The first German prisoners of war I saw were with a platoon of British soldiers relaxing for a break and a Woodbine cigarette just up the road from our house. One of the soldiers told me that the job of the POWs was to go ahead of the marching patrol and set up a pretend ambush. Being brimful of anti-German sentiment, as you were in those wartime days, I felt this to be a bit dangerous for our soldiers and excitedly quizzed my Tommy friend about those two Huns. He suddenly alarmed me by shouting across to one of the Germans saying “Hey Fritz, little matey here wants to know how Adolph’s getting on”. The German beckoned to me with a crooked finger saying “Kommen sie hier”. I scarpered off down the road as fast as my 9-year old legs could take me, much to the great merriment of the soldiers.
Captured Germans at the beginning of the war, mostly Luftwaffe and U-boat crews, were shipped across the Atlantic to North America, as it was feared that large numbers of POWs encamped in the UK would provide a mightily useful contingent of German servicemen in the event of a successful invasion by the Nazis.
After D-Day, and with the growing success of the allied progress through Europe towards Germany, the number of POWs entering Britain grew to such an extent that the number of camps built to contain them grew from the original 2 to 600.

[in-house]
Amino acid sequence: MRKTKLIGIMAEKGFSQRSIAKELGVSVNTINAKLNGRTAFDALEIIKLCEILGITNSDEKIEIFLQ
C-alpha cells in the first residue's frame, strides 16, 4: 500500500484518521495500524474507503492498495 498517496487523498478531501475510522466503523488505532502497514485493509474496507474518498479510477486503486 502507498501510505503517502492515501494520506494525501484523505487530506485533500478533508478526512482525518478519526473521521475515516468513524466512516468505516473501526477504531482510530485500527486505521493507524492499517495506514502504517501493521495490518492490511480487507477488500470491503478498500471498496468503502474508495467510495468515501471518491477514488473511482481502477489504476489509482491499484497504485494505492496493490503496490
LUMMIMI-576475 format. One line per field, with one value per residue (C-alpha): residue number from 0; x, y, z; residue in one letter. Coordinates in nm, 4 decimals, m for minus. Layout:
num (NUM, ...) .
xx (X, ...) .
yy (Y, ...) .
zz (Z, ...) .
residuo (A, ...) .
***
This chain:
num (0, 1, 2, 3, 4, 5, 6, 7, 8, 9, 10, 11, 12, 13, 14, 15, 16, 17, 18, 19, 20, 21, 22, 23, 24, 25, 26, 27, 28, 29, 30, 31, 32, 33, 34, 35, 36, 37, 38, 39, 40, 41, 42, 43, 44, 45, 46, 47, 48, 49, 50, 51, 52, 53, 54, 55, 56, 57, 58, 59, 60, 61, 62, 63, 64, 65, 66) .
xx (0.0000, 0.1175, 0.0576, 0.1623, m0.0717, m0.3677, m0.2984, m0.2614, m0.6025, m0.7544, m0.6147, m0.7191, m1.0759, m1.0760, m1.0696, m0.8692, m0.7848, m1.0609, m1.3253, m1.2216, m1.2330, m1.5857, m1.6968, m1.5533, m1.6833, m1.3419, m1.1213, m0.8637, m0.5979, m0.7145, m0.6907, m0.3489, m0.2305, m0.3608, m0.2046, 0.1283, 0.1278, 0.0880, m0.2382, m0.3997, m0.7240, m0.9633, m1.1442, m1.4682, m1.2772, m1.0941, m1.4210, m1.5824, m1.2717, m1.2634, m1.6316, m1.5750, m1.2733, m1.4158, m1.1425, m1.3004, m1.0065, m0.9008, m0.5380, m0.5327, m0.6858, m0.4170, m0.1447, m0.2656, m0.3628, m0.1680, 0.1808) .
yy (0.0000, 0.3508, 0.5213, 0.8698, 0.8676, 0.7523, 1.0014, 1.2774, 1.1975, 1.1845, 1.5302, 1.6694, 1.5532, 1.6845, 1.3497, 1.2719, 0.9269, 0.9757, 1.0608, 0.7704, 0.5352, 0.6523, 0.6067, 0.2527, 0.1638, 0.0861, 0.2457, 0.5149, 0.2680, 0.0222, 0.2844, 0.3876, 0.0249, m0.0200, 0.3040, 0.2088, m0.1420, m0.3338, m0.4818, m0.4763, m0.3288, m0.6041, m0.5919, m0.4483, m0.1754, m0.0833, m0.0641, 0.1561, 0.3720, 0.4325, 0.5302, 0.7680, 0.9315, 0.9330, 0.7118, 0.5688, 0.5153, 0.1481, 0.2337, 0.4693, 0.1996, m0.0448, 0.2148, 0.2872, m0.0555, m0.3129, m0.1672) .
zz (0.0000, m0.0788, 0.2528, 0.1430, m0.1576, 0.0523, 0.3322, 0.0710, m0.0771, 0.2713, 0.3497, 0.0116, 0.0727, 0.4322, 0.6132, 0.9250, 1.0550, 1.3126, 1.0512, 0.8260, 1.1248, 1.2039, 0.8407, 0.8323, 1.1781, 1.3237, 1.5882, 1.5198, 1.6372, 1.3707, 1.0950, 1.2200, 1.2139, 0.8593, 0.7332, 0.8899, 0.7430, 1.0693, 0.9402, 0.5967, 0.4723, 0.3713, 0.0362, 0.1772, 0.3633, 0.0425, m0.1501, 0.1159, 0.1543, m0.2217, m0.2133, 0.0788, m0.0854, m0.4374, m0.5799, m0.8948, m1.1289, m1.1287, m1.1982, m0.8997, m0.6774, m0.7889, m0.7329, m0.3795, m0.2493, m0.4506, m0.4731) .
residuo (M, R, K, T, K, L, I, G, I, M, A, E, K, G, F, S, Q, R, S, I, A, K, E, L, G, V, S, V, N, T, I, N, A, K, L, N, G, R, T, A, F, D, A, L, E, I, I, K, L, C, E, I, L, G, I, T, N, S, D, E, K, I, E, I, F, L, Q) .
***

The numbers of Italian POWs increased dramatically after the collapse of their forces in North Africa. There were so many that the amount captured was reported back to England by acreage covered by the containment pens, rather than a head count.
The use of Italian POWs from the sudden influx on British farms caused great alarm among the senior members of the Women’s Land Army. A cautionary letter was sent to all members of the WLA pointing out that although we would wish to think that the treatment of these POWs would be similar to kindliness we hope are being extended to our forces in similar circumstances, caution must be exercised if one finds oneself working alongside Italian servicemen in the hayfield.
Rules of the Geneva Convention specified that prisoners of war could not be forced to work, they could; however, volunteer to do suitable work if they wished. The majority of POWs opted for work preferring to do so rather than hang about kicking the dust from the floor of prison pens. It was estimated that at one time 25% of Britain’s workforce comprised POWs, 22,000 in the building trade, 169,000 in agriculture.
There was some resentment among the British at the fact that another ruling of the Geneva Convention was that POWs should be given the same ration allowance of food as British troops. This meant that POWs were getting a larger ration of cheese than British civilians. This was also a matter of resentment among the French when it was found that captured Germans were receiving the same rations as American GIs. In the midst of the surrounding turmoil of the Battle of Normandy there was very little food to be had for the civilian population. It should be mentioned here that in 1943 surprising reports were reaching Fleet Street that British POWs were being approached by German civilians begging for food.